Here you are all quiet, paying the utmost attention to the faintest of sounds – for at night they all seem amplified. All senses are amplified – heightened. Someone is out there. You cannot see them, you cannot hear them – but they are out there. You feel their presence around you as you make your every move. Perhaps it is your imagination. Perhaps it is Death himself, because you are always walking among him and his. Your moves are very regulated – thought out and planned. You are deliberate in what you do and how you do it because you want to reduce your footprint (that is, the sights and sounds your patrol are making). With night vision or your own two eyes adjusted to the moonless sky, you communicate in hand and arm signals and whispers. Block after block, after block. And then as you are making your way through they alleys and the streets doing your best to track everything going on around you – you lose track of time, and shit gets even more creepy.

Isha’a Salat calls the faithful to remind them and us that it is almost midnight. And if I am awake and hearing this then yes, there are others – and they are out there. Some not concerned with us in the least bit – but others very much so. And even if tonight they choose not to come calling, the simple fact of knowing that they are the masters of their own destiny, and can get the drop on us at any second, is enough for them to feel satisfied.

Not tonight Americans – not tonight, occupiers. But another night, perhaps…
Sorry the video quality isn’t the best but – that’s how it goes…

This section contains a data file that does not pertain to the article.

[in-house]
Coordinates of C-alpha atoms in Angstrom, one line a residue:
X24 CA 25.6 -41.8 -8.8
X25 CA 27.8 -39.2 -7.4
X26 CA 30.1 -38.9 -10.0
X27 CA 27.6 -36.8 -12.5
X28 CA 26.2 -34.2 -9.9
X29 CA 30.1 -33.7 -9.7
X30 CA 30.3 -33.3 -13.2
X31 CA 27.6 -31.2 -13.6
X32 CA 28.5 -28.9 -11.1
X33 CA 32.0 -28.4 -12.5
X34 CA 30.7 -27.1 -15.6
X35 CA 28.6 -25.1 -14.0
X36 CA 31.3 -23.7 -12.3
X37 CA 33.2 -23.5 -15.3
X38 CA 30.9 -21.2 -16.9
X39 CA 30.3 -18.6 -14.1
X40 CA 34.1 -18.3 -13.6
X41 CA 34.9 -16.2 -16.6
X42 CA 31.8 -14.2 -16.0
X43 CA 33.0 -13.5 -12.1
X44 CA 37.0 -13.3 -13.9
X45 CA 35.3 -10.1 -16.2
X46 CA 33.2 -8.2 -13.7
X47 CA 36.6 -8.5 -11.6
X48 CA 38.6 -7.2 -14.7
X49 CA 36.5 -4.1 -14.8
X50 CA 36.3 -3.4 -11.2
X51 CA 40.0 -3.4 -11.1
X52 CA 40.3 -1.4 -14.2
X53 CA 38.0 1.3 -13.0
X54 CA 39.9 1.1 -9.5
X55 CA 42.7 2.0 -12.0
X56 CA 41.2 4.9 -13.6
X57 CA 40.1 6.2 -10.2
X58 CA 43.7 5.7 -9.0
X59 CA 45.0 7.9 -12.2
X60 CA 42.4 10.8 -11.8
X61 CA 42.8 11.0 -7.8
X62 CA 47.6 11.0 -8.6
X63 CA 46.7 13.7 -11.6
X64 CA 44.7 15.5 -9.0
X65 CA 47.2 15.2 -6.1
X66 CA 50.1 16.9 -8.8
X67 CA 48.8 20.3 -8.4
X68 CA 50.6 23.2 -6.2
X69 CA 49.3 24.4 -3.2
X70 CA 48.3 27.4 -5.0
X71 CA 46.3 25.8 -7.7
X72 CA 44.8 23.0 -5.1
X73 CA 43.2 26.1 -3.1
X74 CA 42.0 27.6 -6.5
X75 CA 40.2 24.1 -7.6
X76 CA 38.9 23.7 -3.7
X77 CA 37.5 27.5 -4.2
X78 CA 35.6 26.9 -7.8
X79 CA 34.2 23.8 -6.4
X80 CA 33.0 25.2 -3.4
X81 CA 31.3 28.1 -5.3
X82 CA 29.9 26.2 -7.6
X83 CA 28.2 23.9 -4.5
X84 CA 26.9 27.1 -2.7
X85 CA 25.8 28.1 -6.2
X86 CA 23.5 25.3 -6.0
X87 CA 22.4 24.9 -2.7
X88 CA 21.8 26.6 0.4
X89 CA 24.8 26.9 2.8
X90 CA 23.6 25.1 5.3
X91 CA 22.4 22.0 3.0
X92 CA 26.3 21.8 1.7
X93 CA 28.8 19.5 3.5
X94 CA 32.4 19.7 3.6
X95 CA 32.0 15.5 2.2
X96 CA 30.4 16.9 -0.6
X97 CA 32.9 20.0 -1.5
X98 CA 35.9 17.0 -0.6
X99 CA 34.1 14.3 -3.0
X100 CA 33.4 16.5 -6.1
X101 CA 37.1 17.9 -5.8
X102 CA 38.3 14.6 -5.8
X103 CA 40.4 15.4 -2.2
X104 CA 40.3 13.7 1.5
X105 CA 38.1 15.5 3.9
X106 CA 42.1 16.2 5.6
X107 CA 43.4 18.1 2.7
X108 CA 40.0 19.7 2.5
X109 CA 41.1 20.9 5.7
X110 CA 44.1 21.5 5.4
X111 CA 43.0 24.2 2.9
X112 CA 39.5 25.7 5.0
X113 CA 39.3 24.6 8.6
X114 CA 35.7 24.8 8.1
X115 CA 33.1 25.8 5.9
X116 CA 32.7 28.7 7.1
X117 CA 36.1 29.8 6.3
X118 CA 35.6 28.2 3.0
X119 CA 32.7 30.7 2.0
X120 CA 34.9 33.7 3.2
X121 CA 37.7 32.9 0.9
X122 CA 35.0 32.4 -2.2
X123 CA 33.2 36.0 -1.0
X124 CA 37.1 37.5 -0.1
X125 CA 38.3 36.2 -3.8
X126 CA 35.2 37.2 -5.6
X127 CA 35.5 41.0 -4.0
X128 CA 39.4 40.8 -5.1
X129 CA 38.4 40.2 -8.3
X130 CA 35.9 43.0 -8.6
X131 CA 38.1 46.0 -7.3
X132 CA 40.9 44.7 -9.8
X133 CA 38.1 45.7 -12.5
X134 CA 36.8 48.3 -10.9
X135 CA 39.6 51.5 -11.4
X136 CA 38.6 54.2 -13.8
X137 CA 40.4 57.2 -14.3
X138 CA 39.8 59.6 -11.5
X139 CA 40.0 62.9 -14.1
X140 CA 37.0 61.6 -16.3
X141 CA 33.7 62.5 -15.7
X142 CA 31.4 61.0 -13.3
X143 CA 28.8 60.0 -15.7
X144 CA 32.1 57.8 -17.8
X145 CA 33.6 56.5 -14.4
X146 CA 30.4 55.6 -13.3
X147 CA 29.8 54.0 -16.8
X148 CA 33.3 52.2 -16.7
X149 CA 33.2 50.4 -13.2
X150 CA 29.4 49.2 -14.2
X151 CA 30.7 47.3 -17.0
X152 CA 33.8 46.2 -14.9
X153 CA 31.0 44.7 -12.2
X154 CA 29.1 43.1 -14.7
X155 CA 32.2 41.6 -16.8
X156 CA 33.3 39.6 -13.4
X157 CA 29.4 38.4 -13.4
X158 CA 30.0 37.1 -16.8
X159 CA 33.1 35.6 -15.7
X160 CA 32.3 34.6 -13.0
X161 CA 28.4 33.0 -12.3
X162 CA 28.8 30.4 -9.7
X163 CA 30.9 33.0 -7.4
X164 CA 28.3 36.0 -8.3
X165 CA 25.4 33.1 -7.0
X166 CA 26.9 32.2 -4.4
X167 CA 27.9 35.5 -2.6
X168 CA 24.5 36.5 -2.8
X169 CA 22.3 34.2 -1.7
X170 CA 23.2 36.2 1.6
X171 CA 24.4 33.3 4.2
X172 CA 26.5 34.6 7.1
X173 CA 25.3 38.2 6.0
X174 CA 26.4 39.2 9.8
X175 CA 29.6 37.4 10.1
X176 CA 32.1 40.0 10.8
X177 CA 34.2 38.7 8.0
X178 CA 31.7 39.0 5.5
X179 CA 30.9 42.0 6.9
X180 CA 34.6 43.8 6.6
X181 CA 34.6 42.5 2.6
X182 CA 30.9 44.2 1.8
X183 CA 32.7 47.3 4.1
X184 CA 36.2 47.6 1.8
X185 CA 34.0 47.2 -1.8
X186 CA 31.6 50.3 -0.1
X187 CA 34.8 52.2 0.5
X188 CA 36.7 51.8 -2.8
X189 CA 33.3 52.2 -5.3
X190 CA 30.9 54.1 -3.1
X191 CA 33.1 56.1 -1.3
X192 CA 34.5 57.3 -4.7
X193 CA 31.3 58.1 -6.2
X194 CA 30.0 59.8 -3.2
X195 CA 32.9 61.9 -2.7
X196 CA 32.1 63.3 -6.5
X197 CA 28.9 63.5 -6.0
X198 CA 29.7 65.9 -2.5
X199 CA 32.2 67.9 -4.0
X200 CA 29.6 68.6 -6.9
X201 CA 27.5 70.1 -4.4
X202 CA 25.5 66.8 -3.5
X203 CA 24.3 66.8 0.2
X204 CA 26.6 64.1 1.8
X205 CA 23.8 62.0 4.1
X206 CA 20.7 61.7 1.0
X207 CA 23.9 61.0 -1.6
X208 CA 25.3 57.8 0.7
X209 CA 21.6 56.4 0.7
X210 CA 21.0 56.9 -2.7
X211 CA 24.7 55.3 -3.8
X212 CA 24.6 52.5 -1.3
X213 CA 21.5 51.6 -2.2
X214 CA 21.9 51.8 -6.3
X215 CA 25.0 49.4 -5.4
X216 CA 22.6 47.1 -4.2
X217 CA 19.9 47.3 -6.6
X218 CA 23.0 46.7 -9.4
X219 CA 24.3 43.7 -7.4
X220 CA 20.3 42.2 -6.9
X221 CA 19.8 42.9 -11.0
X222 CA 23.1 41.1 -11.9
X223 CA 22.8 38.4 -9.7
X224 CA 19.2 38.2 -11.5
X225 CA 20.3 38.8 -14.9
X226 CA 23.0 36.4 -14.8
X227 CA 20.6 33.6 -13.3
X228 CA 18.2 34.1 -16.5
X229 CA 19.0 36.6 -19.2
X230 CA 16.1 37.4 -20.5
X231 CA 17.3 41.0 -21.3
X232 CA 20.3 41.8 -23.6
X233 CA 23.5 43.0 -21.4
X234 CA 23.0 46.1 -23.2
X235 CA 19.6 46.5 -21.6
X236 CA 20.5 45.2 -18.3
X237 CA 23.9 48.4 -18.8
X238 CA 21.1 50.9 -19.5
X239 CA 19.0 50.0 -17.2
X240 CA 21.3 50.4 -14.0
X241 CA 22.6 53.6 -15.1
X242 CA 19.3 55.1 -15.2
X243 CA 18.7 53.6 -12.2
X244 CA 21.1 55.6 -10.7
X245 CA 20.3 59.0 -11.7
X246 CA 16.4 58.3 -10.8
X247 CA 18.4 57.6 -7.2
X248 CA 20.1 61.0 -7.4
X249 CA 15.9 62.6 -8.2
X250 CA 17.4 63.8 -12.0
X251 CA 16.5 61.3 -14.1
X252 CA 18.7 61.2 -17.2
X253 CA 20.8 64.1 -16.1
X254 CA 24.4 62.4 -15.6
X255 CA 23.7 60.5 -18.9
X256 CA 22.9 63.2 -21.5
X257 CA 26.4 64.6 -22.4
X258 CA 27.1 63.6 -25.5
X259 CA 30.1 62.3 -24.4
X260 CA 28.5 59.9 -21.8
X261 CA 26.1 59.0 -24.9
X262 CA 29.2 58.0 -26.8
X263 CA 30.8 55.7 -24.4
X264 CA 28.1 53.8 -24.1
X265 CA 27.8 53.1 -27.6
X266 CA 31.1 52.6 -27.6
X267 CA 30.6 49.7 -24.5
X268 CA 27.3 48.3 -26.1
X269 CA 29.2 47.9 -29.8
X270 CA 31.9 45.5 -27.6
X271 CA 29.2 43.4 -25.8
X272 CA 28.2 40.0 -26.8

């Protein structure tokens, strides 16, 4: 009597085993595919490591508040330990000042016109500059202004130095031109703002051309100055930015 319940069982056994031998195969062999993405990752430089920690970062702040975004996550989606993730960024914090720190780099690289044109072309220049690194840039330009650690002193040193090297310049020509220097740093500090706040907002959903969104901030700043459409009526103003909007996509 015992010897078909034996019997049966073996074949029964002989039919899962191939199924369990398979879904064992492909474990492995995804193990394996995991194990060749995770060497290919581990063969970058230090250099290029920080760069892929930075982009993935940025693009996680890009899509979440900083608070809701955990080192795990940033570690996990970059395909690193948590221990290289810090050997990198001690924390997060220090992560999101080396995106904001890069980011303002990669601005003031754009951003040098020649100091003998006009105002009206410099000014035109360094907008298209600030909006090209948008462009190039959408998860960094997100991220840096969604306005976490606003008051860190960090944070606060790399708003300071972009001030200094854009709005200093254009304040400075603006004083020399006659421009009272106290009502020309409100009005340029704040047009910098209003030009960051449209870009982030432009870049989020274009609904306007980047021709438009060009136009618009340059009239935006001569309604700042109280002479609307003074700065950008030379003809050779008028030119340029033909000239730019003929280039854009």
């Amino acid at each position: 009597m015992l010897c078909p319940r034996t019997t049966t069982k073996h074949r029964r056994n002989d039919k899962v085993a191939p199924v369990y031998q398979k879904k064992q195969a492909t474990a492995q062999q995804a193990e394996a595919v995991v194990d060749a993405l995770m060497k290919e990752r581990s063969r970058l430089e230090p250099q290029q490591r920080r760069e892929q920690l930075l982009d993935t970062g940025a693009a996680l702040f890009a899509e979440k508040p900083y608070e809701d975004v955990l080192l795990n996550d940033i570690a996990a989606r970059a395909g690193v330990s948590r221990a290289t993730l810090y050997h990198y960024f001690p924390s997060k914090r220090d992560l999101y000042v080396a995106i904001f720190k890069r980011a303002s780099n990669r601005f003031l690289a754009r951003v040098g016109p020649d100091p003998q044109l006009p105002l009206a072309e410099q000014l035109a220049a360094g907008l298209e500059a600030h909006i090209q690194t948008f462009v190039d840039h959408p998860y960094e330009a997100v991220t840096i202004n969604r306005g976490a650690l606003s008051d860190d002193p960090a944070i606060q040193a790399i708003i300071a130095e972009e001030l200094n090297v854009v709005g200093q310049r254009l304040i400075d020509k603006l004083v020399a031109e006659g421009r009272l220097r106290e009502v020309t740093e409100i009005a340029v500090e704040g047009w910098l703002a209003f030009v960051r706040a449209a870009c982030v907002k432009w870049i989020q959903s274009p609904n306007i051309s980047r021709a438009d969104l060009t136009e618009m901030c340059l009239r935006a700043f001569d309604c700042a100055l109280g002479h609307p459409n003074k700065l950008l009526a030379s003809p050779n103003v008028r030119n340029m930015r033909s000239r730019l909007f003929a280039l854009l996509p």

About anotherwarriorpoet

Mathew Bocian served as a Captain in the United States Army with the Stryker Brigade and was deployed to Mosul and Tal'Afar in 2004 - 2005, and to Baghdad for The Surge in 2007 - 2008. He left the Army in 2012 and now uses his poetry as a way to heal from the traumas of war, while attempting to express to readers the realities of war. He is the recipient of the Bronze Star and Purple Heart, and holds a master's from the Graduate School for Public and International Affairs at the University of Pittsburgh.
This entry was posted in War Stories & Vignettes and tagged , , , , , , , . Bookmark the permalink.

4 Responses to “I Think This Place is Crazy”

  1. Always liked the night.
    Time to silent walk, no lights, no sound, no cigarettes..
    Mic clicks for comms.
    As for NV? Starlight. Just one per section of 6 and it was always cr#p.

    Like

    • We’ve come a long way since your time my friend – but some things, the fundamental things – they never change. Nor should they.

      Like

      • Nothing has changed.
        In that you are right.
        The West’s military still fights with its hands tied behind its back by stupid ROE’s and limp dick politicians.

        Only all that high tech crap and the military will always lose to what some call savages, terrorists, or insurgents.

        Why? Because they are the more committed and your politicians aren’t. The West’s military and political mighty unable to comprehend that “One man defending his home is worth 10 hired soldiers”

        Like

    • Whoops – just realized the video wasn’t working properly. It is now (and will make more sense).

      Liked by 1 person

Leave a Reply

Fill in your details below or click an icon to log in:

WordPress.com Logo

You are commenting using your WordPress.com account. Log Out / Change )

Twitter picture

You are commenting using your Twitter account. Log Out / Change )

Facebook photo

You are commenting using your Facebook account. Log Out / Change )

Google+ photo

You are commenting using your Google+ account. Log Out / Change )

Connecting to %s